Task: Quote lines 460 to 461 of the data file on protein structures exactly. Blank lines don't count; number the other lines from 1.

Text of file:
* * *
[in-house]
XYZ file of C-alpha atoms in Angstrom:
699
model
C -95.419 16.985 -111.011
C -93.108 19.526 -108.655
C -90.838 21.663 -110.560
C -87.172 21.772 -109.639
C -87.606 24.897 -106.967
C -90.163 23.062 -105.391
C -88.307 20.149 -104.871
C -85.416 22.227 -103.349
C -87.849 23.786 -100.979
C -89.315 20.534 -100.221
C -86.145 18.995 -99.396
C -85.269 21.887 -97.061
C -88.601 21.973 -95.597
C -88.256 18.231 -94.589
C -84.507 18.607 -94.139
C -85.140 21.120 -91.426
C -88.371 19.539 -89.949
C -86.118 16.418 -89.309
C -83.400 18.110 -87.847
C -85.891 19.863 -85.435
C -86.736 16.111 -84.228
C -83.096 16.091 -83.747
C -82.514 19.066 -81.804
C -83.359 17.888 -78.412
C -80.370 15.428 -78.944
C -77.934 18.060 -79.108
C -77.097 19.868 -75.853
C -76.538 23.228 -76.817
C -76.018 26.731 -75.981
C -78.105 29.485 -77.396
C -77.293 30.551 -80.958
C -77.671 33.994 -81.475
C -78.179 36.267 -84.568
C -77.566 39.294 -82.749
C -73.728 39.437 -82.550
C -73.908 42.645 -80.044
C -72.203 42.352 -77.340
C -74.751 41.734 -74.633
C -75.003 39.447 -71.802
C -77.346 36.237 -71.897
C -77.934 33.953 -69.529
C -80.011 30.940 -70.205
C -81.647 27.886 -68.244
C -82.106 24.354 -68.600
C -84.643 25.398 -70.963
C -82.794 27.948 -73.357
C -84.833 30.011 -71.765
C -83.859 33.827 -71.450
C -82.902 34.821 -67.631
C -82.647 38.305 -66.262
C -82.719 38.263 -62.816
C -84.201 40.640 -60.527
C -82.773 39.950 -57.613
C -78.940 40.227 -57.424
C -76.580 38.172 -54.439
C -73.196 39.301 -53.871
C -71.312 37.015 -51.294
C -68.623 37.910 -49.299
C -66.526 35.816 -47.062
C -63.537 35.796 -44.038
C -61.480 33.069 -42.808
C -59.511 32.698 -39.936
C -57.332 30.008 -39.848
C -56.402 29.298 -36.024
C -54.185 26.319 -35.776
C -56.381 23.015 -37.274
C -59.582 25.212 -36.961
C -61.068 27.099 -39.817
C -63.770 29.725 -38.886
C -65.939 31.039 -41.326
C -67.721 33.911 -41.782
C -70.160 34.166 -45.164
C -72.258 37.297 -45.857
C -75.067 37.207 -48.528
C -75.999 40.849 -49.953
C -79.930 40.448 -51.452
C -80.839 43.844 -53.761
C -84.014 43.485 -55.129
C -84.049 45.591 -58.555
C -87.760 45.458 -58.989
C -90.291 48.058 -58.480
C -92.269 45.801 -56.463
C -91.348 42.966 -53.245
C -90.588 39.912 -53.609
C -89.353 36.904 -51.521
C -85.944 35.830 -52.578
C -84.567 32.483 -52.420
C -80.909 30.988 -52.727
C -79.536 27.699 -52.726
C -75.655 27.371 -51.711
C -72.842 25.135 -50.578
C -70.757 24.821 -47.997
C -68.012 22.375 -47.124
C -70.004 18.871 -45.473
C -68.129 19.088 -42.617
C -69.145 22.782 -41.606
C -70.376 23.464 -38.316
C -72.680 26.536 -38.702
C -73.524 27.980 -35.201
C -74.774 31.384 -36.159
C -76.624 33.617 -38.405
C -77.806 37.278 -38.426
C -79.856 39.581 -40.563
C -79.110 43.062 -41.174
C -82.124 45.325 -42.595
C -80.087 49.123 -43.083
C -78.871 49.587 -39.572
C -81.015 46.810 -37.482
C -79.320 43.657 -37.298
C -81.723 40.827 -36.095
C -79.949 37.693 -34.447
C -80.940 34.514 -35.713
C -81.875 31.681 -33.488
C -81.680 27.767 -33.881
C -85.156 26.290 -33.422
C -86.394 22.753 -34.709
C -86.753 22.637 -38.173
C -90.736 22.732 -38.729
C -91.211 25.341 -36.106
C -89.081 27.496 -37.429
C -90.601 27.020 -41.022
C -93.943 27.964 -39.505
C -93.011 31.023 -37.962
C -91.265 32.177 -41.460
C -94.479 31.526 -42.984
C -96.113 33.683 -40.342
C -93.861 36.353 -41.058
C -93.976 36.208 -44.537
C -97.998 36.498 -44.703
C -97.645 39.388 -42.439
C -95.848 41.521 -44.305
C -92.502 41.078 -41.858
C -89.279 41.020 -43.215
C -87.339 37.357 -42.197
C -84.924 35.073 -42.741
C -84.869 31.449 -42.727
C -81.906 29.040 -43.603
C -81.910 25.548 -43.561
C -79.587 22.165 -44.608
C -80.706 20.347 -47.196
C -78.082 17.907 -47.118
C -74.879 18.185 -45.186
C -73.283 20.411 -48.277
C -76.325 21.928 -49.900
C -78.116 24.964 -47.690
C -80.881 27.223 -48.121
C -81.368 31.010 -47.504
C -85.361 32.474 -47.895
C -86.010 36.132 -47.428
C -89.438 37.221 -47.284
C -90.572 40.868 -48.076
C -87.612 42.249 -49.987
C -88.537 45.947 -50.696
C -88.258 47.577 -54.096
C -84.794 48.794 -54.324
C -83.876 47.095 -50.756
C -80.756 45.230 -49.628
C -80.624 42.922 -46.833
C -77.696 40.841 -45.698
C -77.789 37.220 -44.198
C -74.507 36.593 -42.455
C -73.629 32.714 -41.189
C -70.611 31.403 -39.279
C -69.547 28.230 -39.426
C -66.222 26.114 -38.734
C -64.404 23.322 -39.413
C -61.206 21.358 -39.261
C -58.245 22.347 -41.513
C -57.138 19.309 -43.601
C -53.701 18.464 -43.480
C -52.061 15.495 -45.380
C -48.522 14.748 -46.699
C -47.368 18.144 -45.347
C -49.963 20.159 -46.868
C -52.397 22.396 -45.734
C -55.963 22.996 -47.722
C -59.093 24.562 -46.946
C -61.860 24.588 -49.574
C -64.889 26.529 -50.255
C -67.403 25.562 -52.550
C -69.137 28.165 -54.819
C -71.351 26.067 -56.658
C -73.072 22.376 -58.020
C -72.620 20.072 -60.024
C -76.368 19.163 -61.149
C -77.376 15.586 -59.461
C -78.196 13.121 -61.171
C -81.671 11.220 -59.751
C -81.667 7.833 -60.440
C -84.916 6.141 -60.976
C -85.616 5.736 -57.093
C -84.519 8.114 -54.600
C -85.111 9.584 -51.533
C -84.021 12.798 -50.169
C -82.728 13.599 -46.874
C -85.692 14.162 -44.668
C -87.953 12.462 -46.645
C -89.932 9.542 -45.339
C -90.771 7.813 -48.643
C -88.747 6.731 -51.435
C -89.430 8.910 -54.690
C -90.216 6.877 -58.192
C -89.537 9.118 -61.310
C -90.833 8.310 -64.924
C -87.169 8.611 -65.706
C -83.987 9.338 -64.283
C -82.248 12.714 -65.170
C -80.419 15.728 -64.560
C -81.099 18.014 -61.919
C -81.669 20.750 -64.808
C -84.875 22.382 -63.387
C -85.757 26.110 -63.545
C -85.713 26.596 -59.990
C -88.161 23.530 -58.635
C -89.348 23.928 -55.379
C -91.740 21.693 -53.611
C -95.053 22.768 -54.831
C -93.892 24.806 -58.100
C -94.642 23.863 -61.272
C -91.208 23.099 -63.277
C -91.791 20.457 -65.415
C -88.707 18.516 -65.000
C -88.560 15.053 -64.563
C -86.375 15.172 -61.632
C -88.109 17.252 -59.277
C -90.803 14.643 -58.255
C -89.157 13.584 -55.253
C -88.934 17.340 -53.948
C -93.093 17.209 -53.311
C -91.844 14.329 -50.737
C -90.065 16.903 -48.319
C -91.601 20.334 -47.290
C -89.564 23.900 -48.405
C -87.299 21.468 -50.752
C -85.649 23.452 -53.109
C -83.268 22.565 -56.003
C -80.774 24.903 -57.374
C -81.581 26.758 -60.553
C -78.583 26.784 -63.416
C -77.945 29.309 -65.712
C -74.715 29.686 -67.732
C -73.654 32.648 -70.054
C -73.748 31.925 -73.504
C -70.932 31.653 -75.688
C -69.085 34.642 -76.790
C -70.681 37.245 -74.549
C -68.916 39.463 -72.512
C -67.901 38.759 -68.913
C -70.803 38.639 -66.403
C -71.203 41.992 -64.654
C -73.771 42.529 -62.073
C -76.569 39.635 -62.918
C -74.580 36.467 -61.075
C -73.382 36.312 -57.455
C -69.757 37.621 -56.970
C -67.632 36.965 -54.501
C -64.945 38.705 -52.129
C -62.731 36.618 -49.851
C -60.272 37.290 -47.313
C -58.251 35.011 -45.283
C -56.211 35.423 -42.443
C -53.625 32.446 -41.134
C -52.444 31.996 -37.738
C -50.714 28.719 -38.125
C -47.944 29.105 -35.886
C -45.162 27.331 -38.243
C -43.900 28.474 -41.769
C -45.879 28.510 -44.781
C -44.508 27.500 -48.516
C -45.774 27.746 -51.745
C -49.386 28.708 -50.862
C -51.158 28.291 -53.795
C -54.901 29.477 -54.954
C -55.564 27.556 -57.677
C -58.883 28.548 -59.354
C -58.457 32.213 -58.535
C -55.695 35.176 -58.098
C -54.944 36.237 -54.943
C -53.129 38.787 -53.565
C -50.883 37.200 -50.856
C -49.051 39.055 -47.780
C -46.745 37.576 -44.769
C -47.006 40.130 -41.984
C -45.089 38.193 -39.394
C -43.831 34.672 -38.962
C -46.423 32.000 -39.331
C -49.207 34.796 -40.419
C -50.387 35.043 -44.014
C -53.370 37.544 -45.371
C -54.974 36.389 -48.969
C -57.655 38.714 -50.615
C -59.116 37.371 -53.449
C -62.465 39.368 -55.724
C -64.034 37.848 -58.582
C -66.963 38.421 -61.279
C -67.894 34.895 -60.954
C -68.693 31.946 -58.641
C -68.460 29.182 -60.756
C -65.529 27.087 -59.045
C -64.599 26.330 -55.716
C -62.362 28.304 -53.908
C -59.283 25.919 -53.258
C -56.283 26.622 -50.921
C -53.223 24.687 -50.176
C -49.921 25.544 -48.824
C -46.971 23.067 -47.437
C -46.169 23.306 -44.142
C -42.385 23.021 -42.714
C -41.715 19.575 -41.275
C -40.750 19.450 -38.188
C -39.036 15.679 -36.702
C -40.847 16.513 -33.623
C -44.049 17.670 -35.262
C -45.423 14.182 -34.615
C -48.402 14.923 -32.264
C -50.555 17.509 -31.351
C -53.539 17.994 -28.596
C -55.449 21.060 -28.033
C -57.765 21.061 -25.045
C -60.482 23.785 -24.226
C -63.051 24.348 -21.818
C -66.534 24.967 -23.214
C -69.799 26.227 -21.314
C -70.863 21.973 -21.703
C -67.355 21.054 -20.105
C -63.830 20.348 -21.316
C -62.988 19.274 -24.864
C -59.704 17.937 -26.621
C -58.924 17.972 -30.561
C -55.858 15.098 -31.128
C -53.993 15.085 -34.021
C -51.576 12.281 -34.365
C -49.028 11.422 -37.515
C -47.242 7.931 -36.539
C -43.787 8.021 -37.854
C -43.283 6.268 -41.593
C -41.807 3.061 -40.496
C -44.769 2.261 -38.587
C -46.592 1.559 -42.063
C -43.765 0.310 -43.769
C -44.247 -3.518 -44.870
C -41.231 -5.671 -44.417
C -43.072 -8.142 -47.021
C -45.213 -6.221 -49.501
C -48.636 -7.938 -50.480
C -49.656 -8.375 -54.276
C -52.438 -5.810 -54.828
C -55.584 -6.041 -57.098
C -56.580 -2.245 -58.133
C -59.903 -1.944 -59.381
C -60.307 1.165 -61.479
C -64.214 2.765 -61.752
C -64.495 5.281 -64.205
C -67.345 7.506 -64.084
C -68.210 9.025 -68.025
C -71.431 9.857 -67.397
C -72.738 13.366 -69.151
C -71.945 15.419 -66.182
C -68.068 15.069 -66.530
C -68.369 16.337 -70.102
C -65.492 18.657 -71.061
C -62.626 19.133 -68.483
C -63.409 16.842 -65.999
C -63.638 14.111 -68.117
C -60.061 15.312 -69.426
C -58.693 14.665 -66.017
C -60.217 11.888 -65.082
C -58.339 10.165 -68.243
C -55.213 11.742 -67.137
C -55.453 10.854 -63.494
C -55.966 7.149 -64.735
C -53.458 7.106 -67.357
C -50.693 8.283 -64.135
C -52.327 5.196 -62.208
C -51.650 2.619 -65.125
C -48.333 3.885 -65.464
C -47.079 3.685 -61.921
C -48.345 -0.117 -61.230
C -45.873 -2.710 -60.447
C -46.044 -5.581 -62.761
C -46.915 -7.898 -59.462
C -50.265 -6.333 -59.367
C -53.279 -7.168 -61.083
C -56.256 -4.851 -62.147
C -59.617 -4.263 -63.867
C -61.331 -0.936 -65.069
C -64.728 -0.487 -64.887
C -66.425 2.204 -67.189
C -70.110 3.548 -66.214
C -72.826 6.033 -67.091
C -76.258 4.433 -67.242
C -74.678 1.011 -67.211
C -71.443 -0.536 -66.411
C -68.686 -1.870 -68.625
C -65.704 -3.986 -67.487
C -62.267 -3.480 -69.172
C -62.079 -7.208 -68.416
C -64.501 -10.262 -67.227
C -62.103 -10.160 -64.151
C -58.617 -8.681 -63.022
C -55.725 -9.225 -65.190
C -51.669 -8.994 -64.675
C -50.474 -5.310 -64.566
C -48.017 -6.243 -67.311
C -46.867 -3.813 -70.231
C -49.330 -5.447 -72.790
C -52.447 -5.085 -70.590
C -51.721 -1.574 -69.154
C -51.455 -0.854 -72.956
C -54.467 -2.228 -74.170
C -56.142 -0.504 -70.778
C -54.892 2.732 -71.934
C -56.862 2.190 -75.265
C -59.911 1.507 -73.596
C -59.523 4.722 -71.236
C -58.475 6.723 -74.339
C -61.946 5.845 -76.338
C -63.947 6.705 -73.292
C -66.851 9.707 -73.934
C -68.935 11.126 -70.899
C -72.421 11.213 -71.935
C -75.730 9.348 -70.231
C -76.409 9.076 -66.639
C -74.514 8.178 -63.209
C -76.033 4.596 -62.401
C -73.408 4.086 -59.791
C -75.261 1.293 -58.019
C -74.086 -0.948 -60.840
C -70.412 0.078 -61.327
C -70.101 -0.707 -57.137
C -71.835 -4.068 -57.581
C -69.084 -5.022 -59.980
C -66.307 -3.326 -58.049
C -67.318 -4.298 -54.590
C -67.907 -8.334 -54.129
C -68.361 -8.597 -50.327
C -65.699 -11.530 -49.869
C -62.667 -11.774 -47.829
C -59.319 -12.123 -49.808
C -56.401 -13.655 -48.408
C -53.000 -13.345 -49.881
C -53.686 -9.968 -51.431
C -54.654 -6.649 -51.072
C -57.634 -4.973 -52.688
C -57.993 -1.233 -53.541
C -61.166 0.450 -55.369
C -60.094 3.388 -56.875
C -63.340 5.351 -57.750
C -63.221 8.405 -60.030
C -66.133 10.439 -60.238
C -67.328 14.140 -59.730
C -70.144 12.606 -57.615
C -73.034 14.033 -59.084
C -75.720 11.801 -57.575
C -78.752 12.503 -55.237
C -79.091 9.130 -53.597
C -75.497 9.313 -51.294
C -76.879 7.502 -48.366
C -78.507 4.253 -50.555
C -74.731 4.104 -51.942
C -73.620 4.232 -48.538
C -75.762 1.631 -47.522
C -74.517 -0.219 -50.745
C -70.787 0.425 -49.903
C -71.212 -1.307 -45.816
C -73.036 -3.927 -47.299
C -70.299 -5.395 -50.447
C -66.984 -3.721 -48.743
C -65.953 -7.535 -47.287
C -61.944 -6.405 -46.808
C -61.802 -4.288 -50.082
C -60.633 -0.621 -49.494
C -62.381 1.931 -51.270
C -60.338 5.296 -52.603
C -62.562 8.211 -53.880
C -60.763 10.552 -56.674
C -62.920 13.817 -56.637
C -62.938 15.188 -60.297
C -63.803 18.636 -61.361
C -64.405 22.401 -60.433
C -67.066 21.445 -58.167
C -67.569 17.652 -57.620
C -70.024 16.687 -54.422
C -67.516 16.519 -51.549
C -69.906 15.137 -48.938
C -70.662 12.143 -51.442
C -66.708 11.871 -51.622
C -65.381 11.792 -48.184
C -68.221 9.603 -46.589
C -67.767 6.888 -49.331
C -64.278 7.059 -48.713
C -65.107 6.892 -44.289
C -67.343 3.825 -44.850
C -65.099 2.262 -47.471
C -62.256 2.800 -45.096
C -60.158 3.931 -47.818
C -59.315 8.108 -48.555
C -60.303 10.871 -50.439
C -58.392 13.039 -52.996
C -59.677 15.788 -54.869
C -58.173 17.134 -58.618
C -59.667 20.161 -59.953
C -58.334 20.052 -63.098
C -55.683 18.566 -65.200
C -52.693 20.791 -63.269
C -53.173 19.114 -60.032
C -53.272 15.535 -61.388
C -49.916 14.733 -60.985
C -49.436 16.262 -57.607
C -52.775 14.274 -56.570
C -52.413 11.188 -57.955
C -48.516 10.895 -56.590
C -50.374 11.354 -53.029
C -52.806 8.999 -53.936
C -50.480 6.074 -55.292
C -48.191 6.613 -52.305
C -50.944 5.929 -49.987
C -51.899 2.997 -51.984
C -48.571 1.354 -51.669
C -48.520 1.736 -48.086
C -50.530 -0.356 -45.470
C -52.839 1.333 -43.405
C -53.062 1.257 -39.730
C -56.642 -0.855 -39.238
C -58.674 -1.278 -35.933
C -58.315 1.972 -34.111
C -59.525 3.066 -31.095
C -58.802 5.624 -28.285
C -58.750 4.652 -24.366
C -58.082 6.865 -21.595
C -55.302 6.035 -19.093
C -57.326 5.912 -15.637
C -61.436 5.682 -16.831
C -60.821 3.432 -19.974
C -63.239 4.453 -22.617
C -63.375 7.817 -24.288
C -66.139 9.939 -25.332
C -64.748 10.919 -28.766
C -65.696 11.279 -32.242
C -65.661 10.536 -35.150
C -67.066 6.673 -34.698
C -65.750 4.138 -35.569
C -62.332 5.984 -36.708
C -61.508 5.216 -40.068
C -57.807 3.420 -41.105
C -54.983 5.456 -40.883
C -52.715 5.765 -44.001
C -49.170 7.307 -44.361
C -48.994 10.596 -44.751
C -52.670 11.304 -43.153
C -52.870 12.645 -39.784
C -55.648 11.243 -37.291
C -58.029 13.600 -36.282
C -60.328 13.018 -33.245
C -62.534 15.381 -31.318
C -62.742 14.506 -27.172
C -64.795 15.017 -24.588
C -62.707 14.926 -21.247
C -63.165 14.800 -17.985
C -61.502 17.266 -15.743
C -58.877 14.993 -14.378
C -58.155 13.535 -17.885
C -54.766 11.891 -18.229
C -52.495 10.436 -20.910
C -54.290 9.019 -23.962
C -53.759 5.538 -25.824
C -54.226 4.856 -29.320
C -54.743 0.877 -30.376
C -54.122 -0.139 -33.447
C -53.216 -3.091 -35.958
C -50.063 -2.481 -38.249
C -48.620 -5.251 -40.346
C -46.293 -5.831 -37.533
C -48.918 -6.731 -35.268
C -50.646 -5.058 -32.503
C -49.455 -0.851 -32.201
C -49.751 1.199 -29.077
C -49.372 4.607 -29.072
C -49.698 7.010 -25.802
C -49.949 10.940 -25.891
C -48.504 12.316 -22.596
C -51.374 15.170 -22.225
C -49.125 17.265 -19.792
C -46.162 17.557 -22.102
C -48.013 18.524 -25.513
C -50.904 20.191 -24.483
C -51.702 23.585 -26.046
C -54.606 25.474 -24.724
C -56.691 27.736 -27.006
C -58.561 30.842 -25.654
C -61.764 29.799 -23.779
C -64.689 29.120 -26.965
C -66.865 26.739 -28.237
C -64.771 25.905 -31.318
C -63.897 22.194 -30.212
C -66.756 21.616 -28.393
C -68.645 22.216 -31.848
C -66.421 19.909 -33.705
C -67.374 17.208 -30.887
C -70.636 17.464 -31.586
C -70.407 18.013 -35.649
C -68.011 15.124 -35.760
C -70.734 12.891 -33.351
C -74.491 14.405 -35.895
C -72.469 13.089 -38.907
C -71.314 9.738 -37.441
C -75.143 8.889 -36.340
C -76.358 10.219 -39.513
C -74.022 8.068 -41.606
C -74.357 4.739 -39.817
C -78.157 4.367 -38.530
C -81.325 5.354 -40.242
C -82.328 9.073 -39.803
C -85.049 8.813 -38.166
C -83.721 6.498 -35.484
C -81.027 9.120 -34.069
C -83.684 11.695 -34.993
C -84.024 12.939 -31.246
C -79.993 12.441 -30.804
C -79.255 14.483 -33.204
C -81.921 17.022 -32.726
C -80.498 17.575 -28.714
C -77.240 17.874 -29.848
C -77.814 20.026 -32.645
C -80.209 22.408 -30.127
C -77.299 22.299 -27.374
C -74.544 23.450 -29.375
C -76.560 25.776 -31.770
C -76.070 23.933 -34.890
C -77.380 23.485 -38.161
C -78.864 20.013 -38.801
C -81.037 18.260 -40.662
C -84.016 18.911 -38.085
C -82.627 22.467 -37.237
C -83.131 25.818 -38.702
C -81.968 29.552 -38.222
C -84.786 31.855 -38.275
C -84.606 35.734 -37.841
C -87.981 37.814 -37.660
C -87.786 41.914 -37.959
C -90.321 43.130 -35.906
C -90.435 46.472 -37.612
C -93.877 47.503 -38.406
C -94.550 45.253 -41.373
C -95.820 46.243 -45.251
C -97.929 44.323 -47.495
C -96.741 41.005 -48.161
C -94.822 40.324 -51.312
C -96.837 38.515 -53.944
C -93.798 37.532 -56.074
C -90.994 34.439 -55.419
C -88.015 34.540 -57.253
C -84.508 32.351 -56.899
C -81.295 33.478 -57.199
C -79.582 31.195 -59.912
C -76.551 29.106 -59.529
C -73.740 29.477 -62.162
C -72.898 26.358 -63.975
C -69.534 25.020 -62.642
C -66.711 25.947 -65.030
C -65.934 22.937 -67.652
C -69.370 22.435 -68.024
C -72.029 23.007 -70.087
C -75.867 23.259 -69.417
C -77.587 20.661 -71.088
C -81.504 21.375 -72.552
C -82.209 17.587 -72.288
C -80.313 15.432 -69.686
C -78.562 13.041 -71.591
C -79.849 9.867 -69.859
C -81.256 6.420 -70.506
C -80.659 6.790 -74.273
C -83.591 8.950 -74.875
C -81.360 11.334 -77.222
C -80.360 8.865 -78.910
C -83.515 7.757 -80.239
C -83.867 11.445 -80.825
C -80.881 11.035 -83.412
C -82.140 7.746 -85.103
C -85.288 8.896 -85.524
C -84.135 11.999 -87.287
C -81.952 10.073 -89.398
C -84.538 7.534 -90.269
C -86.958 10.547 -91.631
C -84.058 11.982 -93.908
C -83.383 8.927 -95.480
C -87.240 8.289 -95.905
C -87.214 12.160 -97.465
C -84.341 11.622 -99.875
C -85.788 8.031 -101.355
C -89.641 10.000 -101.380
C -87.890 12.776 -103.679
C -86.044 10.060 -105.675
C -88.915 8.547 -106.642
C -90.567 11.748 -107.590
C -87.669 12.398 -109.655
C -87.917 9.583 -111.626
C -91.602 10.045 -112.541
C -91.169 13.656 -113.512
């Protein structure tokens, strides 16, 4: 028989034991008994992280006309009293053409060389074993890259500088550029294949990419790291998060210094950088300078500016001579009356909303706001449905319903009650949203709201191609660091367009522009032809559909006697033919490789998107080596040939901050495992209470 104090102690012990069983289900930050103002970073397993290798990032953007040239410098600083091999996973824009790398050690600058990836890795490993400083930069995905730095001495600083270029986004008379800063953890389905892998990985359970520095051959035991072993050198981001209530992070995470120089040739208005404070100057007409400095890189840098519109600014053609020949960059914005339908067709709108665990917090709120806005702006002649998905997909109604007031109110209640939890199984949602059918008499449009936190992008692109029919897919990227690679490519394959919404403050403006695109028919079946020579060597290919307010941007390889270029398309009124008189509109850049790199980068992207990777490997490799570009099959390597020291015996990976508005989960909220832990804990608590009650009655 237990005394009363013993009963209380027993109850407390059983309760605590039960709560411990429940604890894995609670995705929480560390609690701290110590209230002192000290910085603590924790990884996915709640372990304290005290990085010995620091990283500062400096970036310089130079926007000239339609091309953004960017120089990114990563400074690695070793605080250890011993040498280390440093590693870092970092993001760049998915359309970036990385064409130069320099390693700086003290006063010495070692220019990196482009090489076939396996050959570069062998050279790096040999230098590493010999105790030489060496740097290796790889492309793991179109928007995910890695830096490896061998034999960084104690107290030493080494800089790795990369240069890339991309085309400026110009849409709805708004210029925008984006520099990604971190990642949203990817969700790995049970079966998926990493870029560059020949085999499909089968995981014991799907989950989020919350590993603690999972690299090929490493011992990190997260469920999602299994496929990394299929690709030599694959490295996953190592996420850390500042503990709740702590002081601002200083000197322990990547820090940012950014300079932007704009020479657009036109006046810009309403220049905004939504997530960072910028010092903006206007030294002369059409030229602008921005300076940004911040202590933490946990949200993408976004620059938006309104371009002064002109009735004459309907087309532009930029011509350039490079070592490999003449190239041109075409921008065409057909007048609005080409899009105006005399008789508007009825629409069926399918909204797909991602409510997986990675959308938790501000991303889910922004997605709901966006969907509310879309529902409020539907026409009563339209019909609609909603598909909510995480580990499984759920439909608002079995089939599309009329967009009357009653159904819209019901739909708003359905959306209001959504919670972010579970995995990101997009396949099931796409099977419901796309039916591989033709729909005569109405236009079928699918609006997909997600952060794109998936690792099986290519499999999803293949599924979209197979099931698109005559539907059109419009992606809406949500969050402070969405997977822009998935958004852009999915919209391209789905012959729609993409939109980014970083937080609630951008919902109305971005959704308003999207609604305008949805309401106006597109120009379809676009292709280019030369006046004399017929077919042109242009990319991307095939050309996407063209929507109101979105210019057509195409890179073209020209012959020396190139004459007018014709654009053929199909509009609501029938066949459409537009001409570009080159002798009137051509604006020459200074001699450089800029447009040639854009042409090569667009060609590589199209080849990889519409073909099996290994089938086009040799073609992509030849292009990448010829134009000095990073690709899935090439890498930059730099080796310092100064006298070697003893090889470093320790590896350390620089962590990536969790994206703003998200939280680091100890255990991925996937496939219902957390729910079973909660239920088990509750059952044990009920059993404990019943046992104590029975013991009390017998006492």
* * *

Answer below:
C -79.091 9.130 -53.597
C -75.497 9.313 -51.294